September 28, 2014 / 5:53 PM / in 3 years

Pakistani opposition keeps up pressure on prime minister to resign

LAHORE Pakistan (Reuters) - Pakistani opposition leader Imran Khan on Sunday took the campaign to unseat Nawaz Sharif to the prime minister’s home base of Lahore, where tens of thousands of people roared their support for change.

Pakistan's Prime Minister Nawaz Sharif addresses the 69th United Nations General Assembly at United Nations Headquarters in New York September 26, 2014. REUTERS/Adrees Latif

Pakistan has been in turmoil since August when protesters led by Khan, a former cricket star, and Tahir ul-Qadri, a firebrand cleric, stormed into the capital and occupied an area home to government buildings and foreign embassies.

In the latest twist, Khan organized a major rally in Lahore, Sharif’s political base, saying protests would continue around the country until the government quits.

“Nawaz Sharif should hurry up with his resignation while I wake up Pakistan by organizing public protests,” Khan told a roaring crowd of up to 100,000 in Pakistan’s cultural capital.

“I am thankful for Lahoris for their massive support. Lahoris have not left me, I will always stand by the Lahoris. I will continue the (protest) until Nawaz Sharif resigns.”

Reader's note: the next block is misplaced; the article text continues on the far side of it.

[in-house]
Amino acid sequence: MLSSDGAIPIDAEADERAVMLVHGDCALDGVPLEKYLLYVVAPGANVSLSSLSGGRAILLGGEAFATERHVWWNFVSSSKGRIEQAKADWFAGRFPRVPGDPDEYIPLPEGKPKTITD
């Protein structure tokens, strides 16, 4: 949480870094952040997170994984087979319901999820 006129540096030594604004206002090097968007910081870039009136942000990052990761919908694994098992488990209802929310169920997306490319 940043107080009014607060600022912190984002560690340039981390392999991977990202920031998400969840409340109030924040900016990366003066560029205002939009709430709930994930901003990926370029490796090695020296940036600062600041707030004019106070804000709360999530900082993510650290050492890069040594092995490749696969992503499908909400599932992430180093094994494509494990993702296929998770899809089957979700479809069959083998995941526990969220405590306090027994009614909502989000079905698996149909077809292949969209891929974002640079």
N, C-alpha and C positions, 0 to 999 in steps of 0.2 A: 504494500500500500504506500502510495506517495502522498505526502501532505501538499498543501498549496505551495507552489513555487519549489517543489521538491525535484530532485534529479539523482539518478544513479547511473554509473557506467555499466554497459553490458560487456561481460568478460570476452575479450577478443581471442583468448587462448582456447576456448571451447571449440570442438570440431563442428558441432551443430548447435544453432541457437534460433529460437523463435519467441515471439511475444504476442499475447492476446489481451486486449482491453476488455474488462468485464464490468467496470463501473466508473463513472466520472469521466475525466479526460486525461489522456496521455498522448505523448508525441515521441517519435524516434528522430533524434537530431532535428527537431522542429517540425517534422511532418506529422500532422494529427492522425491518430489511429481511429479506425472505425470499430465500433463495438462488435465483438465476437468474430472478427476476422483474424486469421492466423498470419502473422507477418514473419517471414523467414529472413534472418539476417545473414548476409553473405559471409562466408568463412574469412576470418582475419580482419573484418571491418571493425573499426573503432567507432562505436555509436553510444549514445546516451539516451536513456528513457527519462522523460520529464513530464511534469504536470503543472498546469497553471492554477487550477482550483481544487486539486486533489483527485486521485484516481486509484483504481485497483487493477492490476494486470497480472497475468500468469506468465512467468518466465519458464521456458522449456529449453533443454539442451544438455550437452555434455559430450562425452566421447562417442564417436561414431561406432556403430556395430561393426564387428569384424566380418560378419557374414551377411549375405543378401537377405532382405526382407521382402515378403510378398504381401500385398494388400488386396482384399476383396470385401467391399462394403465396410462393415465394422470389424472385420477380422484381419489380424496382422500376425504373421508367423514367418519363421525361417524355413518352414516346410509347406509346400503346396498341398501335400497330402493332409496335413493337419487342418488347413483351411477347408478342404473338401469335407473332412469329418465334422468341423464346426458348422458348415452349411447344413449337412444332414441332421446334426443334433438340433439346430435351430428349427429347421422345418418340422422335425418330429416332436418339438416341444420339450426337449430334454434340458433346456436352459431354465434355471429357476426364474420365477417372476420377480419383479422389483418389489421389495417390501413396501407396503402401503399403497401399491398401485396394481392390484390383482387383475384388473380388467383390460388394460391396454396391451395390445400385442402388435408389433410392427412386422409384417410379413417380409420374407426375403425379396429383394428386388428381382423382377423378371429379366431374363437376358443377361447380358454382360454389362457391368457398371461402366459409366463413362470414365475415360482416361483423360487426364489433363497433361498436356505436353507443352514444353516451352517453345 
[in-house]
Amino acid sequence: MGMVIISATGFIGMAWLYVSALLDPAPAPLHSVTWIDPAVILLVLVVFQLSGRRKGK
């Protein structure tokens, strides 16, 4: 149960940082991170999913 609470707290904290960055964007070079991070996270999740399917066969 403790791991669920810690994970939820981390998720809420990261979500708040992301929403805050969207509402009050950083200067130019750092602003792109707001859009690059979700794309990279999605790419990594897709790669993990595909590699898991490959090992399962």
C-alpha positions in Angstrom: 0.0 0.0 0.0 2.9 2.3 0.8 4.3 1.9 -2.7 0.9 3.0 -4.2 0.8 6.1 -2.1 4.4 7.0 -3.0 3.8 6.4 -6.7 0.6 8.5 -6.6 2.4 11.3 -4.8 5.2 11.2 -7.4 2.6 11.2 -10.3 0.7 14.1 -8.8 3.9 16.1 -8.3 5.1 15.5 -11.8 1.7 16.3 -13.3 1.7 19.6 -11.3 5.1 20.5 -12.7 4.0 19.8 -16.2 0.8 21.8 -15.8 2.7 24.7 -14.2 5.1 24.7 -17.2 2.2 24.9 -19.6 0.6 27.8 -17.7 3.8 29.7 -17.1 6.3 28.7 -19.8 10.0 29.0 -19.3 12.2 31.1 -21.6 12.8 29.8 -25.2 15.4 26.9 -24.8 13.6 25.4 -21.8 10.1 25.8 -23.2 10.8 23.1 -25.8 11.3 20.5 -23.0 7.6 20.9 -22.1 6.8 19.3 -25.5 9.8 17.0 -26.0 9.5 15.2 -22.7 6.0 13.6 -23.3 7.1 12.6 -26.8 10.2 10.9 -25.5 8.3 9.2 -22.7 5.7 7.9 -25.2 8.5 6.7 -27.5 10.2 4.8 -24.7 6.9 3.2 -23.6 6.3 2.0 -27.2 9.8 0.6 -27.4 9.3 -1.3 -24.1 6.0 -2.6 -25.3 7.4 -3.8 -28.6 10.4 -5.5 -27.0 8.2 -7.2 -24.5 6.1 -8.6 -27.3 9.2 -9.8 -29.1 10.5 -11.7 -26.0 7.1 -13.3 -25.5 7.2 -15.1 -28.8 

The persistent protests have become an embarrassment for Sharif in a military coup-prone nation, with some in the prime minister’s administration accusing the powerful army of instigating the movement as a way of weakening Sharif.

The army has denied meddling in civilian affairs, saying it is neutral, but in a country ruled for half of its history by the military, most commentators agree it is ultimately up to the army to decide how the crisis ends.

The protest leaders accuse Sharif of rigging last year’s election which brought him back to power in a landslide, a charge he denies.

The confrontation turned violent last month, with thousands trying to storm Sharif’s house in the capital Islamabad and briefly taking the state television channel off the air.

Unrest in Pakistan is a worry to regional powers who are concerned about more political violence in a country bordering Afghanistan, where most foreign troops are due to leave this year following more than a decade of war against the Taliban.

Khan is a charismatic Oxford graduate whose populist slogans have struck a chord with many Pakistanis fed up with incessant power cuts and lack of job opportunities.

“I have decided to support Imran (Khan) because he is an honest and brave person,” said Sher Shah, a 21-year-old student. “His recent speeches ... inspired me and I believe he can bring change to Pakistan.”

Writing by Maria Golovnina; additional reporting by Syed Raza Hassan in Islamabad; Editing by Stephen Powell

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